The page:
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CSBG Archive

A Year of Cool Comic Book Moments – Day 289

Here is the latest cool comic book moment in our year-long look at one cool comic book moment a day (in no particular order whatsoever)! Here‘s the archive of the moments posted so far!

We continue our look at Batman: Year One moments!!

Okay, so Batman #404, written by Frank Miller and drawn by David Mazzucchelli, features James Gordon coming to Gotham City. He doesn’t fit in because he’s, well, not a crooked cop. He clashes particularly with Lt. Flass, the prototypical crooked cop.

Well, one night some guys decided to teach Gordon a lesson – they do, but not the lesson they think they’re teaching him…

How awesome is Gordon in Year One?

“The” moment, I suppose, is the ending.

The whole bit is brilliant, though.


“he deserves a handicap”
how can u top that :)

sweeet…i gotta go out an get these comics..i never taught of Gordon as such a bad ass…its good to see some back story to him..

Brilliant. One of the best bits in Year One, and that’s saying something.

This was the first time I ever saw Gordon whoop somebody’s ass. This story really is more about Gordon than it is about Batman.

Tom Fitzpatrick

October 17, 2009 at 6:12 am

Miller sure knew how to write Batman and his supporting characters back in the day.

Sooo, what happened with ASBAR?

@Jeremy- Yeah, I know what you mean about Gordon kicking ass. These days, he calls in Batman for almost every problem he faces, and we rarely see him in the thick of it. Its usually just him standing outside a building with his force or in his office hoping that Batman will get the job done. It makes me forget how much of a badass he can be.

If there’s ever been a better Gordon story, I haven’t read it.

I do love this scene, and there isn’t a better Jim Gordon story, but a small part of me just doesn’t think of Gordon as someone who can handle him quite this well in a fight. It feels a little bit like when they had Captain Picard fight in Start Trek TNG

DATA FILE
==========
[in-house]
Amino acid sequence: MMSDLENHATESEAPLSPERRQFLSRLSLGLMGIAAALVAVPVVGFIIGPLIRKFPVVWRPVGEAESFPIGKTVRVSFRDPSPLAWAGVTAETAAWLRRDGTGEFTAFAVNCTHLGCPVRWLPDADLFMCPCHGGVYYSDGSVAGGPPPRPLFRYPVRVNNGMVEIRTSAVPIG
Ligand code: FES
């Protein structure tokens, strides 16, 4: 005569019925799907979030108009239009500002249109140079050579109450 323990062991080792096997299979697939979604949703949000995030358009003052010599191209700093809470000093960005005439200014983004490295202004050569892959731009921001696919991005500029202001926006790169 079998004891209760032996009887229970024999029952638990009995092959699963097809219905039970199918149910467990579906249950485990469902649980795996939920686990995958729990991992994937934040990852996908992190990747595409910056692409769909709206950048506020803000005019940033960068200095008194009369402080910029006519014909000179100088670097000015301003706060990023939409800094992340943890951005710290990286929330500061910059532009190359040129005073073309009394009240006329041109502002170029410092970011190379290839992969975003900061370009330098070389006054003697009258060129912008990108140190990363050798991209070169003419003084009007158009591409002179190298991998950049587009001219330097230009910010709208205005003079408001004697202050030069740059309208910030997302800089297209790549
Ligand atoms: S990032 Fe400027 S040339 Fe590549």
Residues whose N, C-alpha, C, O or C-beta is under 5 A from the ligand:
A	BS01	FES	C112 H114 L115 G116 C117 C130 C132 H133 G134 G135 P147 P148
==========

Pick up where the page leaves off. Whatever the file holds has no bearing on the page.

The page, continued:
It’s still a great scene though.

Yeah, when he tosses him the bat is definitely the moment.

In that scene, he was Batman.

“It’s been fifteen years since I had to take out a Green Beret.”

I need more badass Gordon in my Bat-comics.

The art is amazing, particularly the scene with Gordon holding the baseball bat, with half his face in shadow. Agreed with those who say this is more of a Gordon story then a Batman story, as we see much more growth with Gordon then with Bats.

Is this the recolored version of Year One?

This Gordon is ten to fifteen years younger than the one we now know, hasn’t had any heart attacks yet and hasn’t had to deal with psychos in fancy dress stacking up dead cops like cordwood on a weekly basis. Which is to say, he hasn’t been worn down by Gotham yet.

i would pay to see someone [i’d say Miller, but nowadays i don’t know] who could write “Jim Gordon, the Early Years”. Someone who could mix crime comics with characterization and toss in a few costumes from time to time. i would say James Robinson of 10 years ago, but now…….

Love those badass Gordon moments. I like when they really show him as someone who is Batman’s equal in a way, not just some guy who runs the police.